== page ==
As an example, when does an OpenStack ‘DIY’ implementation (Option B) become cheaper than an OpenStack Distribution implementation (Option A)? The intersection of these options on the table shows that DIY will only have a lower TCO if an increase in manpower of less than 46% is required to support it, relative to a distribution. So if you have four engineers operating an OpenStack Distribution, you can move to OpenStack DIY and reduce TCO on the condition that you only need to take on one more full-time employee (an increase of 25%) to support the new implementation. If you need to take on two further full-time employees (an increase of 50%, thereby crossing the 46% threshold), then you’d get better TCO using the distribution in our scenario. However, it’s worth noting that a minimum number of engineers will be required to support a DIY OpenStack implementation, and these numbers are not easy to find or justify financially. The colors represent the findings shown in bullet points below. The math behind this approach is discussed at the end of this report.
The TCO of proprietary commercial cloud management offerings is less than that of the OpenStack distributions in our scenario. The so-called ‘tax’ for using commercial proprietary code such as that from Microsoft, VMware and Red Hat does not present itself when investigated here. In fact, commercial code offers a ‘proprietary dividend.’ A buyer could hire up to 3% additional staff to support the proprietary offering, and it would still be cheaper than the TCO of using OpenStack distributions. Data supporting this finding is shown in red in the table.
For a proprietary offering to be a better value than OpenStack DIY in our scenario, the proprietary offering needs to deliver a 60% manpower savings. Considering the complexity of installing, configuring and managing OpenStack, this seems achievable. The proprietary offering’s TCO benefit is simply the result of the high cost of OpenStack engineers – the distributions themselves are priced lower than the proprietary offerings. However, commercial code does potentially present more financial risk. These vendors may raise their prices or discontinue services, plus there will be a substantial economic cost to migration.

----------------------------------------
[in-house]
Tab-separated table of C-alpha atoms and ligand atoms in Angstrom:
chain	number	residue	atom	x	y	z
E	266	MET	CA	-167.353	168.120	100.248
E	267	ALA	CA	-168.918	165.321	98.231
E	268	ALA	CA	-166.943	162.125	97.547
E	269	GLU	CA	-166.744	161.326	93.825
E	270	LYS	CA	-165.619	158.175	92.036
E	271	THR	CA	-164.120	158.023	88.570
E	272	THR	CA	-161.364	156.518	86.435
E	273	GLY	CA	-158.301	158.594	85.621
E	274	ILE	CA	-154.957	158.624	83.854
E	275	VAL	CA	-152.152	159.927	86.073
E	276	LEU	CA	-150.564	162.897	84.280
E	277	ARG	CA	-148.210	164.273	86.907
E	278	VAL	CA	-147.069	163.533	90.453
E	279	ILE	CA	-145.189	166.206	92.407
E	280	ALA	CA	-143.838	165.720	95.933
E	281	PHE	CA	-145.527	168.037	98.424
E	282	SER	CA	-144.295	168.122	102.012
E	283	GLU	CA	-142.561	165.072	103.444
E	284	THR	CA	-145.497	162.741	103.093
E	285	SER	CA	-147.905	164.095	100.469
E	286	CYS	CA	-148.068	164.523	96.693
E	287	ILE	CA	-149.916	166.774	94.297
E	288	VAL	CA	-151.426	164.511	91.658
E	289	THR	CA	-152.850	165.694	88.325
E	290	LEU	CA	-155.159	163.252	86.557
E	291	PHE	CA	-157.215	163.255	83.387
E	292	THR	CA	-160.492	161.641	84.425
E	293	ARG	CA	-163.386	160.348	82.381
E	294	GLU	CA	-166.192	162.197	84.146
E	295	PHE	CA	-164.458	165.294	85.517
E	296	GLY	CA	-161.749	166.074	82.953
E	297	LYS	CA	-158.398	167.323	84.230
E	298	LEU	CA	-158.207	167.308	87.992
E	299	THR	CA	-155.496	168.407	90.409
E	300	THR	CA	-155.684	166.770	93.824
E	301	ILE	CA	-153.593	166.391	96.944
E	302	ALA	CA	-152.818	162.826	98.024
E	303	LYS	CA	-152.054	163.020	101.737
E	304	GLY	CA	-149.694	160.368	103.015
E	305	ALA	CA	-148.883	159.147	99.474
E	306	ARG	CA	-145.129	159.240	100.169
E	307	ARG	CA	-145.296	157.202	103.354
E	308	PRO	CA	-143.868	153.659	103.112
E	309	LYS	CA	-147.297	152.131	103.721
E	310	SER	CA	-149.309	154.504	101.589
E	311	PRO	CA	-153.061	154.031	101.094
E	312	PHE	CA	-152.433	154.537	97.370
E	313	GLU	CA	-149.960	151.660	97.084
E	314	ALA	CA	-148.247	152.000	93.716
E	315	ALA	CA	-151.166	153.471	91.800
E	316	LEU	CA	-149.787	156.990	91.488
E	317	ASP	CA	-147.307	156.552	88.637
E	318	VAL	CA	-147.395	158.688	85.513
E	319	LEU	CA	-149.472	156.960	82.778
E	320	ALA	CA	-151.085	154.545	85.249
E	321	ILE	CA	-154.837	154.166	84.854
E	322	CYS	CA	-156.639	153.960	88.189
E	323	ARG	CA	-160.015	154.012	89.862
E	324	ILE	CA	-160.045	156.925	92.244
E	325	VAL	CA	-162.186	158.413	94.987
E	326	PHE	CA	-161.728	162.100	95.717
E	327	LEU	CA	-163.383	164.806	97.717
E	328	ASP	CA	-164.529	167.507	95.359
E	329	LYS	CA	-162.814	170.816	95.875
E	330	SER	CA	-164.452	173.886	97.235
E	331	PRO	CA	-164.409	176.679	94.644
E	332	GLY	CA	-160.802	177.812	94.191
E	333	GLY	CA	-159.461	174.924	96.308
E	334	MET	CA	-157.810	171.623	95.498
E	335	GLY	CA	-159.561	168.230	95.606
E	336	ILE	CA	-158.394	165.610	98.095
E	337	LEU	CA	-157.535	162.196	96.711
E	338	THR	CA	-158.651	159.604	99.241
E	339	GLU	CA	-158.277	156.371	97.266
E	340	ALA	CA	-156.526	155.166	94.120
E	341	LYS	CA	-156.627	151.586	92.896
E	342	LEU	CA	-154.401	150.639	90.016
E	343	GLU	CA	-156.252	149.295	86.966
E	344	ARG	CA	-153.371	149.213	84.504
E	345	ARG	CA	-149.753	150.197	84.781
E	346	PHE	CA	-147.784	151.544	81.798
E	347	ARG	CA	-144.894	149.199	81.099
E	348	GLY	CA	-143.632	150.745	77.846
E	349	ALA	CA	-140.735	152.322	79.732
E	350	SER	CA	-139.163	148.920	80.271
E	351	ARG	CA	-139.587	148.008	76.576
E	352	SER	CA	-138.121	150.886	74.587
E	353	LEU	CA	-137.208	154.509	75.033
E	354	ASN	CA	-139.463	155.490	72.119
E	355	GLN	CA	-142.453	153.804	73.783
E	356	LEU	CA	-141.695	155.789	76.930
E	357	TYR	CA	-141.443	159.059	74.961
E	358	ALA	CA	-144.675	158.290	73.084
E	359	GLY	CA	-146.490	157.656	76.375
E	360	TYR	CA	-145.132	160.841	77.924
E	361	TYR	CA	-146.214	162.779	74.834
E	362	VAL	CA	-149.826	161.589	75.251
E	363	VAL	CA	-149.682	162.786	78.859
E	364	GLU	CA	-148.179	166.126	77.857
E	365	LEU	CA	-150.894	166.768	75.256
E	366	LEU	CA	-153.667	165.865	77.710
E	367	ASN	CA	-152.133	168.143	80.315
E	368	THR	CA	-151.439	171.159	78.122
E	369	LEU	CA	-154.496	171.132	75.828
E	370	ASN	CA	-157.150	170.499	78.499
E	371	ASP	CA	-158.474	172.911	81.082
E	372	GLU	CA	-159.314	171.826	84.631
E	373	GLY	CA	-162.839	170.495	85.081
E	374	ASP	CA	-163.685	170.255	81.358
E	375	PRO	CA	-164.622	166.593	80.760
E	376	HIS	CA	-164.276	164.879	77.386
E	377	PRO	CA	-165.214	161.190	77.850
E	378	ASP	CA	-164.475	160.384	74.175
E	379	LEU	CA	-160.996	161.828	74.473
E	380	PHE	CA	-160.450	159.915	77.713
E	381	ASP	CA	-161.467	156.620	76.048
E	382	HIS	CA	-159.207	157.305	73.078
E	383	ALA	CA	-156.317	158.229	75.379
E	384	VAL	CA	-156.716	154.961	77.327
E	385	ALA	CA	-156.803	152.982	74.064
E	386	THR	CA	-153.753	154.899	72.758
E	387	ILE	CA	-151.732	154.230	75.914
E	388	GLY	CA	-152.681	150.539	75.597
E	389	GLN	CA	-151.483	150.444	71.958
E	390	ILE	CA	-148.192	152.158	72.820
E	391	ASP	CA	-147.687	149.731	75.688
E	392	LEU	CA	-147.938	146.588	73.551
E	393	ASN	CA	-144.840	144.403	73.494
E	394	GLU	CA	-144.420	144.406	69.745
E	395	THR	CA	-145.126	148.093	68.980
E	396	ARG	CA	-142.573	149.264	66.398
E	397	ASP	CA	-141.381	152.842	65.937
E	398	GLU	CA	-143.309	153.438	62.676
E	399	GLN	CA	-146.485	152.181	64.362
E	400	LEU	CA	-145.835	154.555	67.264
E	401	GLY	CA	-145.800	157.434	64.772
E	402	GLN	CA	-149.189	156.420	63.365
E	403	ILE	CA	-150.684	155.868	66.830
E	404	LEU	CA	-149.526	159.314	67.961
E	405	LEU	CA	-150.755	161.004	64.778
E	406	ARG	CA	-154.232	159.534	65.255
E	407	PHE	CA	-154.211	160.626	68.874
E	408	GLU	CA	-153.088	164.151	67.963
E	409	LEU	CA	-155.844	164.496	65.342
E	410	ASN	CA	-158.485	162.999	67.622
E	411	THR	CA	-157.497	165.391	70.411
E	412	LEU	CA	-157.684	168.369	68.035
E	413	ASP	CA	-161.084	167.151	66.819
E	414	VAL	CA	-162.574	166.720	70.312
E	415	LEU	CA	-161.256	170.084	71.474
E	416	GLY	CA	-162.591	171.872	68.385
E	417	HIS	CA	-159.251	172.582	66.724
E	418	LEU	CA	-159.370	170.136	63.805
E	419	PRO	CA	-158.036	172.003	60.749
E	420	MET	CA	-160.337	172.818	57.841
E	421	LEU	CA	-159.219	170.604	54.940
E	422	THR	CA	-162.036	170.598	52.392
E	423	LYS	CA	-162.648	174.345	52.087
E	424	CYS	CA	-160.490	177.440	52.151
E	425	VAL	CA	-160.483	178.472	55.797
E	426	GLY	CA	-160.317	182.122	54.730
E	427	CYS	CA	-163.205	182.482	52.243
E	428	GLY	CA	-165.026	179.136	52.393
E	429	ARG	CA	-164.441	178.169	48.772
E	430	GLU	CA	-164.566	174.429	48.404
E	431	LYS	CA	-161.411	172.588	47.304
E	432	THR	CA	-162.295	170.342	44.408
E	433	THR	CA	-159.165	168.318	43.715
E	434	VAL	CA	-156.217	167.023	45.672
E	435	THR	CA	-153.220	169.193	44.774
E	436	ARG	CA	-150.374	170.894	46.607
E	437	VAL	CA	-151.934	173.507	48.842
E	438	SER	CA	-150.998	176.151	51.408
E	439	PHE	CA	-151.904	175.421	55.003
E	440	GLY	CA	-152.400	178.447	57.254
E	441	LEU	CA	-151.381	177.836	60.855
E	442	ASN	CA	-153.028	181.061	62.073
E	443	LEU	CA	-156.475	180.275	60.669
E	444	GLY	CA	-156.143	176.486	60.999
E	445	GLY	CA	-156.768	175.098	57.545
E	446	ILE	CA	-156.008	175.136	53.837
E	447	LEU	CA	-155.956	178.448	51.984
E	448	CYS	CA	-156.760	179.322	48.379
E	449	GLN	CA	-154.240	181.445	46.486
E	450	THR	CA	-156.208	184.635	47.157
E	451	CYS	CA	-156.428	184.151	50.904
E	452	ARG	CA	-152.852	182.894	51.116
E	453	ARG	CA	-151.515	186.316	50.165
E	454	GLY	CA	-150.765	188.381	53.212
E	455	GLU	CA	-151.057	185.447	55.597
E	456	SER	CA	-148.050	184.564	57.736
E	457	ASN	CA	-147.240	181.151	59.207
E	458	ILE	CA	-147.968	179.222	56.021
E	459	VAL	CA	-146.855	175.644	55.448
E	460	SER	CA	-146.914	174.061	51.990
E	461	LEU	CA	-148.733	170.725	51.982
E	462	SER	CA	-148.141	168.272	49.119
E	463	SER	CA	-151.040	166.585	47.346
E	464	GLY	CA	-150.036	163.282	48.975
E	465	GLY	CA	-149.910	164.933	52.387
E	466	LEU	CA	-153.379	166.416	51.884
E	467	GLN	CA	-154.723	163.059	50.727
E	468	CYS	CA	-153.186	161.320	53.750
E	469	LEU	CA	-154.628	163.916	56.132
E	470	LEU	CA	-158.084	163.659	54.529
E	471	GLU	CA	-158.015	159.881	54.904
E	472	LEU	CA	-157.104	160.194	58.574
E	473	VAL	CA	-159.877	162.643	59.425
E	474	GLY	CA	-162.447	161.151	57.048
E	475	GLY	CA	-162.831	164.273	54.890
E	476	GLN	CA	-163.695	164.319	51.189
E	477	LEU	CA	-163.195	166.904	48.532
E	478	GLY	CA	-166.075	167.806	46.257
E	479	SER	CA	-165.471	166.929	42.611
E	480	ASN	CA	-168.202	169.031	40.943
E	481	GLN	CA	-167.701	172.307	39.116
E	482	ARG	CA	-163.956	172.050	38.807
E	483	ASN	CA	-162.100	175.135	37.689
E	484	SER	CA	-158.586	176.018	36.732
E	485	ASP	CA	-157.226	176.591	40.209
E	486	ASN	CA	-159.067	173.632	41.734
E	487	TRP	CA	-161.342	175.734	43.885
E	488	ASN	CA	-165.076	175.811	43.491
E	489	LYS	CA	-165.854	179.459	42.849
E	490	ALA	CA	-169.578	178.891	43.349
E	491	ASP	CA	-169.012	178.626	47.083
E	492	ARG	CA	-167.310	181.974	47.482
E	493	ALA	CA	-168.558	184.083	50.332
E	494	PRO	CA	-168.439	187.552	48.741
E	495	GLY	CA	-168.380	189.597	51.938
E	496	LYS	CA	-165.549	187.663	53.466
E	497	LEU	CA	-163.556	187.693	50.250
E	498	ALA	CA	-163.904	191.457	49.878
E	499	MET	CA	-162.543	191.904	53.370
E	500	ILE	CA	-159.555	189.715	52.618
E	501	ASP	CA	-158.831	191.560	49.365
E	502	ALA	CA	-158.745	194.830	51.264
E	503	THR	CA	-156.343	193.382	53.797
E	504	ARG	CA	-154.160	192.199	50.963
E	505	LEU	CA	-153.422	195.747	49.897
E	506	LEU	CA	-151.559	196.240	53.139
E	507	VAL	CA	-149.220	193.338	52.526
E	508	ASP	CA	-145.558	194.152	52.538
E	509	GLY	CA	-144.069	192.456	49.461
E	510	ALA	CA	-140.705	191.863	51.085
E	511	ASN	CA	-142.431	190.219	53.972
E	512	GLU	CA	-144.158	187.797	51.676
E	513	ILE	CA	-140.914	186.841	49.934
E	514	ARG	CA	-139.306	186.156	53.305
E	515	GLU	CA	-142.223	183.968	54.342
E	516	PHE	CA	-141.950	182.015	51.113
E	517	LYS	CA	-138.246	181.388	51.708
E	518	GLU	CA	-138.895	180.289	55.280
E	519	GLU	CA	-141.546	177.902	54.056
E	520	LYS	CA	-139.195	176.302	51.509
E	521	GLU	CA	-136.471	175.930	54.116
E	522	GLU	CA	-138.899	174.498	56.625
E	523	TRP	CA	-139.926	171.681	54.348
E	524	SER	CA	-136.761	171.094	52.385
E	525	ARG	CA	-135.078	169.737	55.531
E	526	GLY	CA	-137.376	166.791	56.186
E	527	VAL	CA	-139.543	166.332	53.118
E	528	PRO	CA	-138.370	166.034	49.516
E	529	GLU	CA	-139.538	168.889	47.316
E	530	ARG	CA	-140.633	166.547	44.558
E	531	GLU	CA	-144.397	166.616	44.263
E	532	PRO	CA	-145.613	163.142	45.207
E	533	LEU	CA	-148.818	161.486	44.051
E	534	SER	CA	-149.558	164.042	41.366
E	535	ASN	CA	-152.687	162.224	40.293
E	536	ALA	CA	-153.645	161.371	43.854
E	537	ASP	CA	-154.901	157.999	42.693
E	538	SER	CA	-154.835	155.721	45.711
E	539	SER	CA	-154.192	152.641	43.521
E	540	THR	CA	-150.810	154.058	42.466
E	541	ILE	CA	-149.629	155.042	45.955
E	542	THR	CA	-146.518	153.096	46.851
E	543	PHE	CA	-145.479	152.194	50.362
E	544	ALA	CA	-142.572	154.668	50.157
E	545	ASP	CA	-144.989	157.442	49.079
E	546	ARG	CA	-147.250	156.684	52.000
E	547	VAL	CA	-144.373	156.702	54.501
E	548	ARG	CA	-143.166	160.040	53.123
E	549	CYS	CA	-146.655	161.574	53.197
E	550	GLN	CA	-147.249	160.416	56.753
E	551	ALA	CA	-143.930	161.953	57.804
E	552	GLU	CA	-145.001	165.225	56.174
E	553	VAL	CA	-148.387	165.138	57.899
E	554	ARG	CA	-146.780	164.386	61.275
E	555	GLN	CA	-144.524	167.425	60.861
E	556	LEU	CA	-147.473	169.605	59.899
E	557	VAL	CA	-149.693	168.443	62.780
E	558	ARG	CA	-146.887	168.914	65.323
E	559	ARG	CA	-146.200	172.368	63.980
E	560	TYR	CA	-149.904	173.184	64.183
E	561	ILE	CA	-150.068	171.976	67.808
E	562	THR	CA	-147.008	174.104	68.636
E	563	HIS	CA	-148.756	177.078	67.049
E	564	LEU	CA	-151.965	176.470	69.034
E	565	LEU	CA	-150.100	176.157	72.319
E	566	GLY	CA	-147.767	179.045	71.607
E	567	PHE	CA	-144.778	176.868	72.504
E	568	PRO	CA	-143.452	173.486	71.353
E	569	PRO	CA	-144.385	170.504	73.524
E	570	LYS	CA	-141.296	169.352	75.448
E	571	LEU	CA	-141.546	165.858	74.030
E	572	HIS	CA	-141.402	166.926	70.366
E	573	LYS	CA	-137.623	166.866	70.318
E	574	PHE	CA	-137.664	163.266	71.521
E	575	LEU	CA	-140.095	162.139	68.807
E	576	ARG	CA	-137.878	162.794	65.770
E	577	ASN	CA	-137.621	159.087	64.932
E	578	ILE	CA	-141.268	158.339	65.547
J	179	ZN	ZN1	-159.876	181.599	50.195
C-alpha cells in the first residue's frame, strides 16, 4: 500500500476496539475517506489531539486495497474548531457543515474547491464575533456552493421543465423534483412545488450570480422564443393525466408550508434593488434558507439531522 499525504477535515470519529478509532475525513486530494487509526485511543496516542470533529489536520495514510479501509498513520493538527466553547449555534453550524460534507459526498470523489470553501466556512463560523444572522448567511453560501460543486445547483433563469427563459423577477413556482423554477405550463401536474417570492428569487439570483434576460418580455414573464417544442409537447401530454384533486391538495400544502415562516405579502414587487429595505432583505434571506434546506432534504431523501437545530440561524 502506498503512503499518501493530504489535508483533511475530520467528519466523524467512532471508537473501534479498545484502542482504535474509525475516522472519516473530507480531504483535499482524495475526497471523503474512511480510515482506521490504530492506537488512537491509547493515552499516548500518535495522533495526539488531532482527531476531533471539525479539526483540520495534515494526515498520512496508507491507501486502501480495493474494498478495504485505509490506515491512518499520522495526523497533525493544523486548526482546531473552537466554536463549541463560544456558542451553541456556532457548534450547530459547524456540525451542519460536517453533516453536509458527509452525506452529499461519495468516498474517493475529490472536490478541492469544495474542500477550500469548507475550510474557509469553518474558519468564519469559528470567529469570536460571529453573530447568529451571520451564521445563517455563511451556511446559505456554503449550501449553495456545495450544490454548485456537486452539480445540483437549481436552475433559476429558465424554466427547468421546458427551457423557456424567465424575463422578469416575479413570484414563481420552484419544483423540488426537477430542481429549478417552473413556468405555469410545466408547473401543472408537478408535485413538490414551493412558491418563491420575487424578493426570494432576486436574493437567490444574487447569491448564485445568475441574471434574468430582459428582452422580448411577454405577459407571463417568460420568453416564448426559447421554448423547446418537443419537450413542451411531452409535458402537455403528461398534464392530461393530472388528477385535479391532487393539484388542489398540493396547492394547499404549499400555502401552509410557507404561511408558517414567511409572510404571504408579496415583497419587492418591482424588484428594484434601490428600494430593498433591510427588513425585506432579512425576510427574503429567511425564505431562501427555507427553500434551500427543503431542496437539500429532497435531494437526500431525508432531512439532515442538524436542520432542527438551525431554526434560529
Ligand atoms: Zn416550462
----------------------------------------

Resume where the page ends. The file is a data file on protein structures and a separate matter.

However, contracts, planning and budgeting for ‘just-in-case’ migration can reduce the risk of being painted into a corner. With OpenStack, migration should, on paper, be less expensive, but it will be made more difficult than necessary due to a lack of federation among providers and the numerous OpenStack reference architectures. Data supporting this finding is also shown in red in the table. In the scale diagram below, in a like-for-like manpower scenario, OpenStack is more expensive simply because of the high cost of engineers in this field. The scale only tips if you have to hire 3% more engineers for the proprietary cloud, which is unlikely in practice.
In our scenario, OpenStack distributions are likely to offer a TCO saving compared with using the DIY approach if a manpower reduction of 45% is achieved as a result of using the distribution. Considering the simpler implementation, indemnity and support received as a result of using a distribution, we think this is probable, and distributions thereby present good value. Data supporting this finding is shown in green in the table. In the scale diagram below, in a like-for-like manpower scenario, distributions are more expensive because of their cost compared with free DIY. The scale will tip if you have to hire 45% more engineers for the OpenStack DIY cloud. Considering the complexity of OpenStack, it seems likely that an engineering increase of more than 45% will be required for a DIY implementation, hence distributions present a better TCO.
The value of managed and public clouds depend on how many virtual machines a buyer’s own engineers are successfully able to support on a private cloud – the ‘golden ratio.’ If the private cloud specified in our scenario is being successfully operated at a ratio of one engineer to about 100 virtual machines, it might be deriving better TCO than a managed private cloud. Any less, and the managed cloud is likely to be cheaper to run. However, due to the huge variation in quotes received for managed private cloud (the costliest was 7x the price of the cheapest), this ratio will vary significantly depending on the exact price quoted by each provider; some providers’ quotations were cheaper than the cost of an equivalent private cloud service. This is a relatively small threshold point – for pre-production private clouds with low management requirements and/or homogenous workloads, self-managed could be the better option. For production, heterogeneous, mission-critical applications, managed private clouds can give virtual machines the attention they deserve. As more virtual machines are created on the private cloud and new services are added, existing engineers might struggle to manage the sprawl.